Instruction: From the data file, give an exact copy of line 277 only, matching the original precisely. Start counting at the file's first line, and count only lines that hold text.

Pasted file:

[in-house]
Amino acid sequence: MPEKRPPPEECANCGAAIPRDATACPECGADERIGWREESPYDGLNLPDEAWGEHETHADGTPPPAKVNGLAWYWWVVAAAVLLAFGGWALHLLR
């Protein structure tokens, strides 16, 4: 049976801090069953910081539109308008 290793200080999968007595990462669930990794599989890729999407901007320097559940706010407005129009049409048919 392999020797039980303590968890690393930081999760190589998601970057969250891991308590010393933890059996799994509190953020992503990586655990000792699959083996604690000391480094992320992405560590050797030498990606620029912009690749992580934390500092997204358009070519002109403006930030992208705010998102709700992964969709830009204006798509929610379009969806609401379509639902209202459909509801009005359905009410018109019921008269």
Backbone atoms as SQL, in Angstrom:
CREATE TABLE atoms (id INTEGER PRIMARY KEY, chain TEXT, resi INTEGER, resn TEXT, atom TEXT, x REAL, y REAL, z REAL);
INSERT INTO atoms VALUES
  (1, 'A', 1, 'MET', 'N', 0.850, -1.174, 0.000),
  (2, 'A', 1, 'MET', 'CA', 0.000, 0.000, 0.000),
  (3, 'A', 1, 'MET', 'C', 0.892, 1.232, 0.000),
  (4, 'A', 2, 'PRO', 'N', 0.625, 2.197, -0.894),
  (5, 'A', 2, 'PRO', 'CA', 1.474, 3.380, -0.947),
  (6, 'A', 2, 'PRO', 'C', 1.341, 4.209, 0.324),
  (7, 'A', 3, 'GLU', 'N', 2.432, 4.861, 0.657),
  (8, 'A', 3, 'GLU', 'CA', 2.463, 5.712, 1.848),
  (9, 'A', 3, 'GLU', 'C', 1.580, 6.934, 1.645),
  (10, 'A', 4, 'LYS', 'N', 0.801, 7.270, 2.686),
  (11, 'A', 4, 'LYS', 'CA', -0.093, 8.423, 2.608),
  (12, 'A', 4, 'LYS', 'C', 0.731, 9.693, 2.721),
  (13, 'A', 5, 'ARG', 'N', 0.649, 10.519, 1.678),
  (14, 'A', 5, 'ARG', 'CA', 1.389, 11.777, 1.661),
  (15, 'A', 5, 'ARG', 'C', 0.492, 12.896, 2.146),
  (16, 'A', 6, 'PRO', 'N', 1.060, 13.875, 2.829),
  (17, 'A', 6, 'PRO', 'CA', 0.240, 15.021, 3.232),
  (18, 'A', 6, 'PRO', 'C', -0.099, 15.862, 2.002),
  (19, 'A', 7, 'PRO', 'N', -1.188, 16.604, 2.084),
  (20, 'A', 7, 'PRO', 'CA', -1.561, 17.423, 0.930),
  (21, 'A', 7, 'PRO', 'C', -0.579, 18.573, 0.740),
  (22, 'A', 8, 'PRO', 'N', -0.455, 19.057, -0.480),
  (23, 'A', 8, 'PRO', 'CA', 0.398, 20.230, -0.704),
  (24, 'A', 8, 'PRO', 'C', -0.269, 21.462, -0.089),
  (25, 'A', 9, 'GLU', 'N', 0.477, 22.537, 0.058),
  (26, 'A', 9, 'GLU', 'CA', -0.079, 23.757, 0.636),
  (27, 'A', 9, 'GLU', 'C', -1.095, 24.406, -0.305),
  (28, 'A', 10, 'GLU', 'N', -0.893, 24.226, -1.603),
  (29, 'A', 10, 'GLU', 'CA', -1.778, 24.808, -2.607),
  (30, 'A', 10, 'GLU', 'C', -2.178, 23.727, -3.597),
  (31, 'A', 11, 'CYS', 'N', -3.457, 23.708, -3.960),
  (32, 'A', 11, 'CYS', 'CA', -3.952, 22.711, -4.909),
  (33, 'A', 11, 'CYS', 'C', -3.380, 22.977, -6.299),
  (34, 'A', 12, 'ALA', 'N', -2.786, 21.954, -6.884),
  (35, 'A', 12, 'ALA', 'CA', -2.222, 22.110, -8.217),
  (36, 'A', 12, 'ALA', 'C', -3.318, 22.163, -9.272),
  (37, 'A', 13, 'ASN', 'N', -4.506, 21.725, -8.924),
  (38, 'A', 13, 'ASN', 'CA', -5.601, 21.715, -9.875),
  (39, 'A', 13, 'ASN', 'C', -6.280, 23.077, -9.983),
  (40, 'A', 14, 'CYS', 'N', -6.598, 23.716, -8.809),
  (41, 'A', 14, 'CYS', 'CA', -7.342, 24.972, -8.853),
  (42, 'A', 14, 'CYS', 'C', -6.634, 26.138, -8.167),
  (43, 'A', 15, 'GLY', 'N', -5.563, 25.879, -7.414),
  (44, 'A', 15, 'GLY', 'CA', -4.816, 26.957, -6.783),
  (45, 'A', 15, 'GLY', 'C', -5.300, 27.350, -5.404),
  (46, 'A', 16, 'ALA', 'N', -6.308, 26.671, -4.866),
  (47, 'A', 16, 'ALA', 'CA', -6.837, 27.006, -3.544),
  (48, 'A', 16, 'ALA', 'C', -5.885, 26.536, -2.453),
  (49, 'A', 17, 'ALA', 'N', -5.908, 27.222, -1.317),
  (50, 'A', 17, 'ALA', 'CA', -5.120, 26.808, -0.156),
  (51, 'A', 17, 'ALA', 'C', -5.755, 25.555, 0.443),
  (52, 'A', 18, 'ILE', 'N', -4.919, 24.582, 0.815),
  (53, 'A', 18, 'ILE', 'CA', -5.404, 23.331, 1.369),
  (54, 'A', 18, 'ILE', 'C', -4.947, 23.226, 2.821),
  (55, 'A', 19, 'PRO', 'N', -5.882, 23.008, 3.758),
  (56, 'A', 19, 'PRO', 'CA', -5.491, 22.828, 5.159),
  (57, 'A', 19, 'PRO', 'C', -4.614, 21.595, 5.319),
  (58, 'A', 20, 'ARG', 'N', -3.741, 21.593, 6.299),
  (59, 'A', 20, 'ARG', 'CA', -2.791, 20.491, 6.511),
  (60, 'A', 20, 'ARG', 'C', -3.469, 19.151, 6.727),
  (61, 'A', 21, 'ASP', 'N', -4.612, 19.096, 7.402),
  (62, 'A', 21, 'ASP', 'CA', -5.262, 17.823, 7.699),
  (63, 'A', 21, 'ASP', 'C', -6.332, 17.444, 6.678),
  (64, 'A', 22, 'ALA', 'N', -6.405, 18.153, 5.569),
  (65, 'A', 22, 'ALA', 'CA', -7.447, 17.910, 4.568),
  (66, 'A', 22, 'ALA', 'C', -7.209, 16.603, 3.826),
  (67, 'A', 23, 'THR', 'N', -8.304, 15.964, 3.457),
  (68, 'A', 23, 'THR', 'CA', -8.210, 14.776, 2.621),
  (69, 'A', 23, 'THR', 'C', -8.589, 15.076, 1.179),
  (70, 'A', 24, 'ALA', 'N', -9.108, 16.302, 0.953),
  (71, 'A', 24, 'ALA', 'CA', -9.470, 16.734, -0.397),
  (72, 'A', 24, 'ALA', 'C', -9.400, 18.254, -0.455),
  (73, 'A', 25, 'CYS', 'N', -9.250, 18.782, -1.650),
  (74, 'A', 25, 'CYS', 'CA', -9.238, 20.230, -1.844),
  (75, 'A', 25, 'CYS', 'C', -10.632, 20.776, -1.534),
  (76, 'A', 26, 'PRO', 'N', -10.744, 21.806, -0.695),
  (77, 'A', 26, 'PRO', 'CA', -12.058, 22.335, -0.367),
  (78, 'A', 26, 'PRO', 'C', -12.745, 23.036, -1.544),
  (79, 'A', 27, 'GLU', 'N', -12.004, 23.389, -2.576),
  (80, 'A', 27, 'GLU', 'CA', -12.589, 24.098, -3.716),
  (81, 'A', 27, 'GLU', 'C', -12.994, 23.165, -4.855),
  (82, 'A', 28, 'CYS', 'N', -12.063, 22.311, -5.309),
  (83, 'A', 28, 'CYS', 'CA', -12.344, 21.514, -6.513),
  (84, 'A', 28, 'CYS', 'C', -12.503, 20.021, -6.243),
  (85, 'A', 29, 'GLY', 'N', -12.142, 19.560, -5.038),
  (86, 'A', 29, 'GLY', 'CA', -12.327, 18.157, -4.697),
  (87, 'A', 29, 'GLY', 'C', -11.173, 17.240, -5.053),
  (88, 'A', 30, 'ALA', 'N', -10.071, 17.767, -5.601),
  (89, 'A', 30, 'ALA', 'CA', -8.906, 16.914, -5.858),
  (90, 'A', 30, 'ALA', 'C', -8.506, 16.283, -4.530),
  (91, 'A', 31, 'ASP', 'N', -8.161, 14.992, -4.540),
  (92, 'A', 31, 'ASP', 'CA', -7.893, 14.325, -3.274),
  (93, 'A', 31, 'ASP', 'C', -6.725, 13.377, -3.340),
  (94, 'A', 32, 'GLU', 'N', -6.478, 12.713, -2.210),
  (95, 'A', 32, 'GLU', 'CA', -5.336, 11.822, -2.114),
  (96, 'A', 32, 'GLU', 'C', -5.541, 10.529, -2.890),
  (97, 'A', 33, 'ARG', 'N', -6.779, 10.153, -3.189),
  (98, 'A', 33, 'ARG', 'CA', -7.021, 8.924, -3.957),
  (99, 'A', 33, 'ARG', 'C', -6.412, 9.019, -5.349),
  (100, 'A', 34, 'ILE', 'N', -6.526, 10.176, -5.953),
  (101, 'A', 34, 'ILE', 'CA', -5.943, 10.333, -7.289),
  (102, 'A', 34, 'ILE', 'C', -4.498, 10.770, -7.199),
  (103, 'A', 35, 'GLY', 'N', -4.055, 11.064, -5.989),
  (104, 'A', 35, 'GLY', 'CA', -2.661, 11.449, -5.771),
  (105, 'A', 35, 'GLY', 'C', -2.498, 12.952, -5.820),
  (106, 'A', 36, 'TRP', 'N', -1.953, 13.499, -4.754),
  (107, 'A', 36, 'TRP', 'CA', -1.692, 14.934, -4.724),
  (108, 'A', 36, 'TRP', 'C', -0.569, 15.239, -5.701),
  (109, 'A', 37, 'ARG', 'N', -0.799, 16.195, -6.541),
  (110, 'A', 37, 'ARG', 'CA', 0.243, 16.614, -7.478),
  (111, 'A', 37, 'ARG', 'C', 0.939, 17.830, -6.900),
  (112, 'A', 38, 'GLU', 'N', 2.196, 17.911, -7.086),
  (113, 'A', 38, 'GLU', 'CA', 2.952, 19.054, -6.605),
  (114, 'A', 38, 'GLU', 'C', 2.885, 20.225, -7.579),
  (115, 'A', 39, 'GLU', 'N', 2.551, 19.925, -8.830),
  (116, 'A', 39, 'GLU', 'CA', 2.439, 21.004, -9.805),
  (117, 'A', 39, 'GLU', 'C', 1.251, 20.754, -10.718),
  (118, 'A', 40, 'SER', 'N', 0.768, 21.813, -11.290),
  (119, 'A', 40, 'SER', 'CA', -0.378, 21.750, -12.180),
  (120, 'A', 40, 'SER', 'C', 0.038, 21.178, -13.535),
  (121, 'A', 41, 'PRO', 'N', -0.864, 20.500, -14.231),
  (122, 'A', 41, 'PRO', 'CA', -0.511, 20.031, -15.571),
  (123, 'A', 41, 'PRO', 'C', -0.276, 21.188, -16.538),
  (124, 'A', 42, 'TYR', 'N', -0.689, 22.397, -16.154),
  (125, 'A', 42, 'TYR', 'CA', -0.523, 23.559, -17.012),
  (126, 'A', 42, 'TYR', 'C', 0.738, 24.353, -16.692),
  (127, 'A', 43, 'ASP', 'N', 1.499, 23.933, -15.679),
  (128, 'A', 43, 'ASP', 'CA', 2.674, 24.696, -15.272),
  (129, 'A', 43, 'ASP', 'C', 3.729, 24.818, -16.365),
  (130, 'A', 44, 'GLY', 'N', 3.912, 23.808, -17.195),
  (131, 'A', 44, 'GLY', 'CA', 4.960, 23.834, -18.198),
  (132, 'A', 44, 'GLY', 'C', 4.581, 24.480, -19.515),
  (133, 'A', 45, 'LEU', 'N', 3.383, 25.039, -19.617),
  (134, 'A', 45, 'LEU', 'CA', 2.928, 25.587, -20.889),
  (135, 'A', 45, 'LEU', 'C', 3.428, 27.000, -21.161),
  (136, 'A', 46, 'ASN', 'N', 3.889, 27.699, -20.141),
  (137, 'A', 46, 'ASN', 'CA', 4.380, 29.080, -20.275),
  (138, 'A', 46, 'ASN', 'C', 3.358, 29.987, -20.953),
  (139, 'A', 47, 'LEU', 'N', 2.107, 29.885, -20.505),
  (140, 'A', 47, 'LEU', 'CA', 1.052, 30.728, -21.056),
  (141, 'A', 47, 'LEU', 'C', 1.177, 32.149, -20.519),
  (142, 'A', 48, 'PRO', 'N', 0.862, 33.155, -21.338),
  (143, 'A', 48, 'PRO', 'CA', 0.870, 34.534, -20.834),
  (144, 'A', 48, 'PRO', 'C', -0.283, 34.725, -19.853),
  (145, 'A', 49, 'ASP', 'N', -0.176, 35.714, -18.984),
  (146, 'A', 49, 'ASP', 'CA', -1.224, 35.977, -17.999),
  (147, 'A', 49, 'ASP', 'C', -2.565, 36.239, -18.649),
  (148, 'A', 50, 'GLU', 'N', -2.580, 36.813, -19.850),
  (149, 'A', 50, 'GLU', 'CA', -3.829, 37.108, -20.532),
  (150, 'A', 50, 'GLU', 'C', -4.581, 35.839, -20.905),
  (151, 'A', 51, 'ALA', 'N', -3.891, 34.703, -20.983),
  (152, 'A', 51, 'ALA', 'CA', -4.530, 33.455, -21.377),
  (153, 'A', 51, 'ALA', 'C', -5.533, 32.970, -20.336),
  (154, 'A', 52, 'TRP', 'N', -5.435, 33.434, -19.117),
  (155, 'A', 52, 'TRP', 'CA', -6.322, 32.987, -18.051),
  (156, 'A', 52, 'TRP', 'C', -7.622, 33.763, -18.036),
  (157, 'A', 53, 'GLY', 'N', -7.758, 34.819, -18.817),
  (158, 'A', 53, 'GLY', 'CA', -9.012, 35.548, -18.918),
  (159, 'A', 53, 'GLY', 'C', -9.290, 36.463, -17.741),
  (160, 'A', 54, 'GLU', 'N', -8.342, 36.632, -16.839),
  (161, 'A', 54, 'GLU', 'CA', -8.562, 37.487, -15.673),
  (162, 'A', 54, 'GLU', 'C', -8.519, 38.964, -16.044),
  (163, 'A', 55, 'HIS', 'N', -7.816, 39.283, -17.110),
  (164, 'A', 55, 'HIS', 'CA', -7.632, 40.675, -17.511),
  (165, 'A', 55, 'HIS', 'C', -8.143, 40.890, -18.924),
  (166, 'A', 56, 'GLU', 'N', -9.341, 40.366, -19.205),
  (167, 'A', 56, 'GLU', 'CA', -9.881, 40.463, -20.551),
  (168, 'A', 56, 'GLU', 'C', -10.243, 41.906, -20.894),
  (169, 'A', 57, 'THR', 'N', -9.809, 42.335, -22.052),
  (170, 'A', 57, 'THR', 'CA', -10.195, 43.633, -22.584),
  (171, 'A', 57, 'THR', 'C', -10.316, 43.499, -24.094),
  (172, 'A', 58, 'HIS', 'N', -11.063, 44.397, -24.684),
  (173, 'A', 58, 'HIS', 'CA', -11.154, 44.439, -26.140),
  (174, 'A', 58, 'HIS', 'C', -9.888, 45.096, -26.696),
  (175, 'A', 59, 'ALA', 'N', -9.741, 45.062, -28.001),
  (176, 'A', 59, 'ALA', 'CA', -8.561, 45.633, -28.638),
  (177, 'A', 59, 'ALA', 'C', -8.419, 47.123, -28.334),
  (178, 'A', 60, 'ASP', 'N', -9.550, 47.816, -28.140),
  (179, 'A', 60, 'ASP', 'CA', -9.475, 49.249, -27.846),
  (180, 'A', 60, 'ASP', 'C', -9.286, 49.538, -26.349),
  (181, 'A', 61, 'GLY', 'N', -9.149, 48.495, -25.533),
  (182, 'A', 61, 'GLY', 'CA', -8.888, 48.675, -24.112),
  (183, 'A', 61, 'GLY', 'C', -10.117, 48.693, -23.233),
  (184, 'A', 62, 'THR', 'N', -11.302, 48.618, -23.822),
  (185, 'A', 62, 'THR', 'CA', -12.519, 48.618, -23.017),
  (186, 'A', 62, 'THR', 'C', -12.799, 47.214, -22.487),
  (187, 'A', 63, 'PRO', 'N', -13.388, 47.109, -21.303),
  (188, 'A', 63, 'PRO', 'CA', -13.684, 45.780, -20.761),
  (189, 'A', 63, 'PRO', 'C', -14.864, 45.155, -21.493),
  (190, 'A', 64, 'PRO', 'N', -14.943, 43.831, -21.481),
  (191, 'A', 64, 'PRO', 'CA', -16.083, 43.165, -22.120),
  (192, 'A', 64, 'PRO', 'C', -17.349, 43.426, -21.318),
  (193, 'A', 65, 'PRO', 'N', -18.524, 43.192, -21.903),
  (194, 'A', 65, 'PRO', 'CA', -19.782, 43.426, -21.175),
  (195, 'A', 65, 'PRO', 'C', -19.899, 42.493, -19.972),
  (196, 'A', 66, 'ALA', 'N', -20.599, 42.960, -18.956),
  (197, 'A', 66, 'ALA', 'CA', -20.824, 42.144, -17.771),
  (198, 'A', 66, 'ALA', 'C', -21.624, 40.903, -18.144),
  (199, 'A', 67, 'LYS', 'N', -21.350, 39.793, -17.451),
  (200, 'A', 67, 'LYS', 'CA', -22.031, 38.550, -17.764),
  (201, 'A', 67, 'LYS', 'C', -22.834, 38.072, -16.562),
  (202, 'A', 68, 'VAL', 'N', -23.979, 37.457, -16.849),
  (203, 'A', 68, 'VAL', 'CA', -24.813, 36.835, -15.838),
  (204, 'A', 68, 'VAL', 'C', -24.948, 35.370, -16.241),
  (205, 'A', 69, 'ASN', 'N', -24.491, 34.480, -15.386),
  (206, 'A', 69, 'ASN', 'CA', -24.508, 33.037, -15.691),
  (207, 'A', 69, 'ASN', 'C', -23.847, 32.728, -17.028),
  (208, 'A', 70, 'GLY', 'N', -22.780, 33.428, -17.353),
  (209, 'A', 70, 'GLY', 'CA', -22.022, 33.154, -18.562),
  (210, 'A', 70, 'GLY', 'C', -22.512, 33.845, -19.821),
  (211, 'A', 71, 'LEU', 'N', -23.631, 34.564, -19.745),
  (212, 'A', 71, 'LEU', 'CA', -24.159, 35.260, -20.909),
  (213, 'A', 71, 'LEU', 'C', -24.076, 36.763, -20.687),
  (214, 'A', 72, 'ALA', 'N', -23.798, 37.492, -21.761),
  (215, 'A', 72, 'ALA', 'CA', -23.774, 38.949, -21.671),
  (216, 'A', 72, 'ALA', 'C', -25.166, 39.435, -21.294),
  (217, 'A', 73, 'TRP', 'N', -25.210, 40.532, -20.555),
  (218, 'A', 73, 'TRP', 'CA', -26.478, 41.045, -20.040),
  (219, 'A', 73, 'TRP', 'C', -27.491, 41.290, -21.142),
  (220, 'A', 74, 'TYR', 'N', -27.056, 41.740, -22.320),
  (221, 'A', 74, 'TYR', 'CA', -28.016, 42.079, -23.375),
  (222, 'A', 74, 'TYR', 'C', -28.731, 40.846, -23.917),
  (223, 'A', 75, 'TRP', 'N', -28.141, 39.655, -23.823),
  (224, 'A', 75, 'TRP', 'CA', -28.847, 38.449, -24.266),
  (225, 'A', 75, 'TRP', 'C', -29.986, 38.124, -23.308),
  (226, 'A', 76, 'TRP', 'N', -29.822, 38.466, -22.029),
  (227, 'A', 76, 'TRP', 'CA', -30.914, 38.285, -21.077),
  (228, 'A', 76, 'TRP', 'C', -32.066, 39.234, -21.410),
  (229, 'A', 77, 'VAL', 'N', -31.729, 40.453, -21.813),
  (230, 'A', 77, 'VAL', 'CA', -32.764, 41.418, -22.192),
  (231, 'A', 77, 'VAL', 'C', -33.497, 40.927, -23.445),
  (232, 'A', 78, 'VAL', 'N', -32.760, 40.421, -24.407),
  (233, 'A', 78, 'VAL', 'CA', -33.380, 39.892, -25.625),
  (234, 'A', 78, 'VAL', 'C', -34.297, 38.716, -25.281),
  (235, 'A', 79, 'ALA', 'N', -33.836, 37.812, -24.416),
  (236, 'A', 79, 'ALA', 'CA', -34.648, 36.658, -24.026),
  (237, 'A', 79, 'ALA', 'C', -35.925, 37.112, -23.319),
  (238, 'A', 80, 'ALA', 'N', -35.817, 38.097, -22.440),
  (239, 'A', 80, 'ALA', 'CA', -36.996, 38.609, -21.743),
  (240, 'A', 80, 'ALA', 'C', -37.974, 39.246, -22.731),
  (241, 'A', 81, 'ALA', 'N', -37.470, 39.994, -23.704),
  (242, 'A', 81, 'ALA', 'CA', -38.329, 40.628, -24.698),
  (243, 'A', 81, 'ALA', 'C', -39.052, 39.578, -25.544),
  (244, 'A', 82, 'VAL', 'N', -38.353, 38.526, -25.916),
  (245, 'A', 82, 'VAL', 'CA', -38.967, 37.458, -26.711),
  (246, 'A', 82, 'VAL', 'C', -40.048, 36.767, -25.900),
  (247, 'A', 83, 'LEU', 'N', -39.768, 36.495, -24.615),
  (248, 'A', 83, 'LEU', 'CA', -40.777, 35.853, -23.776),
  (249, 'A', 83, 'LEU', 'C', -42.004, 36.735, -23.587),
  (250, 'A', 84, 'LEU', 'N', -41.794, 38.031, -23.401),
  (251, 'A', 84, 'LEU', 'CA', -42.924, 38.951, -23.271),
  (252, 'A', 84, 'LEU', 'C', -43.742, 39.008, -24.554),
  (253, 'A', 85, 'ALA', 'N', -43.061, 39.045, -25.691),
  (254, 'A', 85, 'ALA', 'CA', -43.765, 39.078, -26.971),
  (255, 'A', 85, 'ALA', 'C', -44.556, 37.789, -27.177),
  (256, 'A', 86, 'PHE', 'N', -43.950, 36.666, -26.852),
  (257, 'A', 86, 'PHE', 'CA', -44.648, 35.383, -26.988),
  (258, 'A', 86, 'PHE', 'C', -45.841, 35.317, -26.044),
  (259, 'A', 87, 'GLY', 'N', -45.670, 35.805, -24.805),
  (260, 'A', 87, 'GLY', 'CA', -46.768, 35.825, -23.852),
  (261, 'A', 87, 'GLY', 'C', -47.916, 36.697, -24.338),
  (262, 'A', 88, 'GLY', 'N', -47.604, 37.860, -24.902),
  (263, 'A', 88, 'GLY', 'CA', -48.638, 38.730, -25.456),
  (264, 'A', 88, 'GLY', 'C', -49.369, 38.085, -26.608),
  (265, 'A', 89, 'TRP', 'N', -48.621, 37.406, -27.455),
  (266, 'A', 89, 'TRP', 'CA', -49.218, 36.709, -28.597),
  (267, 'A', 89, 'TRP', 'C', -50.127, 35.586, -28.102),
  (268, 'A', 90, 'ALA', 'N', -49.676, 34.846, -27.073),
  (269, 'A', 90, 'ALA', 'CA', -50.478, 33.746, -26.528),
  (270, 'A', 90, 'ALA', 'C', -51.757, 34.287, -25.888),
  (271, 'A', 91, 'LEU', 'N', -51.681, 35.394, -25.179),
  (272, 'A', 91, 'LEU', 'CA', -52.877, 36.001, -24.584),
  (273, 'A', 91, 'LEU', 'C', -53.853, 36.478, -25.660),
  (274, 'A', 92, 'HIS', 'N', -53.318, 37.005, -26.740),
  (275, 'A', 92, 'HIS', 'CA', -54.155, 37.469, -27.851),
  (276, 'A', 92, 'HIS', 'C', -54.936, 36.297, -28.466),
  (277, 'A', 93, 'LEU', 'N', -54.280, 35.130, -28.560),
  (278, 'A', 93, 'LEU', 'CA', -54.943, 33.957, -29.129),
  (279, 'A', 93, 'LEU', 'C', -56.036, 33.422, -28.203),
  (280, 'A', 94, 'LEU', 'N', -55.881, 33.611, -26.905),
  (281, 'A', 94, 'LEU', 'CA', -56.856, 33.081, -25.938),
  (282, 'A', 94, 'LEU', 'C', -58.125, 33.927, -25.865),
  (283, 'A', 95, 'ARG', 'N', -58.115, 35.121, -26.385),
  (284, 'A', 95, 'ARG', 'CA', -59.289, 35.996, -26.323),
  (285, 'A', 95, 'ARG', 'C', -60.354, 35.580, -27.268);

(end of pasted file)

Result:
  (271, 'A', 91, 'LEU', 'N', -51.681, 35.394, -25.179),